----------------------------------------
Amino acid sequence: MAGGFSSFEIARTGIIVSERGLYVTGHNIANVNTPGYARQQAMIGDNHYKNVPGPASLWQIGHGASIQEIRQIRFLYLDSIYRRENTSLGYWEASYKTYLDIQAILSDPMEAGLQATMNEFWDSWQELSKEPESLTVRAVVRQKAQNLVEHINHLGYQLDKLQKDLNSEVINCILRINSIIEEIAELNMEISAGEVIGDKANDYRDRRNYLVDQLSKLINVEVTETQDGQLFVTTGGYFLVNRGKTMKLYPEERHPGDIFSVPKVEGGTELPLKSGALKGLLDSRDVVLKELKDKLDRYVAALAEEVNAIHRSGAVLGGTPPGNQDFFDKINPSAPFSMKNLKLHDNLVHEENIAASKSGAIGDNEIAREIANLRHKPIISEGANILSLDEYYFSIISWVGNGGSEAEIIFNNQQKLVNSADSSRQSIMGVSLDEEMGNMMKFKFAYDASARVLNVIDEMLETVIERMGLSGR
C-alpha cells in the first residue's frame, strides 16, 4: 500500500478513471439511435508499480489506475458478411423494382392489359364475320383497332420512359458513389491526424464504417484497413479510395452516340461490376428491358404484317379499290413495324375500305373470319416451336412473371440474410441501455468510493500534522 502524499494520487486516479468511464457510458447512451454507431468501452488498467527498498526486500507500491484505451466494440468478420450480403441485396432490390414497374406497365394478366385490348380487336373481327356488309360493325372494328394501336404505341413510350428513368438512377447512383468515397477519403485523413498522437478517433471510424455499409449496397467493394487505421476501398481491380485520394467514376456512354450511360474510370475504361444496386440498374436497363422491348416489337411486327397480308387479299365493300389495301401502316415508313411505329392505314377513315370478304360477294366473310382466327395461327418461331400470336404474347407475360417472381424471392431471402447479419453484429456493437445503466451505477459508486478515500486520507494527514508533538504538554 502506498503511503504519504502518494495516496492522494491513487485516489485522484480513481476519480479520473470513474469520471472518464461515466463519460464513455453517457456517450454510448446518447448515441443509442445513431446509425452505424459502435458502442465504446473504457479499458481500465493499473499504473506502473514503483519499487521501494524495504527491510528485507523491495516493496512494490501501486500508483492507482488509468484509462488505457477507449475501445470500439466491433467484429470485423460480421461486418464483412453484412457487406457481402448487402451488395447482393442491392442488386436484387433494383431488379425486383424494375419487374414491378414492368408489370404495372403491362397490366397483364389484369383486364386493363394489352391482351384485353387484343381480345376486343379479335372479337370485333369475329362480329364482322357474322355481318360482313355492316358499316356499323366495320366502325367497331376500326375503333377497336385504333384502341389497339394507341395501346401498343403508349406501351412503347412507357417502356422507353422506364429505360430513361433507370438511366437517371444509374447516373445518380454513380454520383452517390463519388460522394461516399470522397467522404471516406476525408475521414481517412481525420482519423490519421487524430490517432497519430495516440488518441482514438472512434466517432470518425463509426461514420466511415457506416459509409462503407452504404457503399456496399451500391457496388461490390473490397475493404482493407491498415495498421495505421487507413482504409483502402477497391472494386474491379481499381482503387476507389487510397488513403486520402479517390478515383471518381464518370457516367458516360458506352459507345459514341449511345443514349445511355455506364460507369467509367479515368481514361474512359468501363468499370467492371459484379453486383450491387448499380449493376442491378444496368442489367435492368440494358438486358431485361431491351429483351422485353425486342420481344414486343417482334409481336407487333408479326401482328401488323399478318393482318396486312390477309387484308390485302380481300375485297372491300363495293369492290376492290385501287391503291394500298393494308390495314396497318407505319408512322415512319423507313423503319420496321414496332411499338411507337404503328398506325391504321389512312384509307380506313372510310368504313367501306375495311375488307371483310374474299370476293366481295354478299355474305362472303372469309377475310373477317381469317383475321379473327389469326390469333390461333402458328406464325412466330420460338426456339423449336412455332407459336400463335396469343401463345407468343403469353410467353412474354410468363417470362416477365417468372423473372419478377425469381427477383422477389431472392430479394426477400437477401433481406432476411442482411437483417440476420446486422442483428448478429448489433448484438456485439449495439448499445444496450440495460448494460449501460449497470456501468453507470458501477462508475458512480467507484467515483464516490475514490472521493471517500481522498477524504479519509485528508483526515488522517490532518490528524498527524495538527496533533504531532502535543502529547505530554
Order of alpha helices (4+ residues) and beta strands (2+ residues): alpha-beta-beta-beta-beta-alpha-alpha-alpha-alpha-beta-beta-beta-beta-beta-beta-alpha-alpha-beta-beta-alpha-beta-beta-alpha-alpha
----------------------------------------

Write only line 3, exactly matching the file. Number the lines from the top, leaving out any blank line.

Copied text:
Order of alpha helices (4+ residues) and beta strands (2+ residues): alpha-beta-beta-beta-beta-alpha-alpha-alpha-alpha-beta-beta-beta-beta-beta-beta-alpha-alpha-beta-beta-alpha-beta-beta-alpha-alpha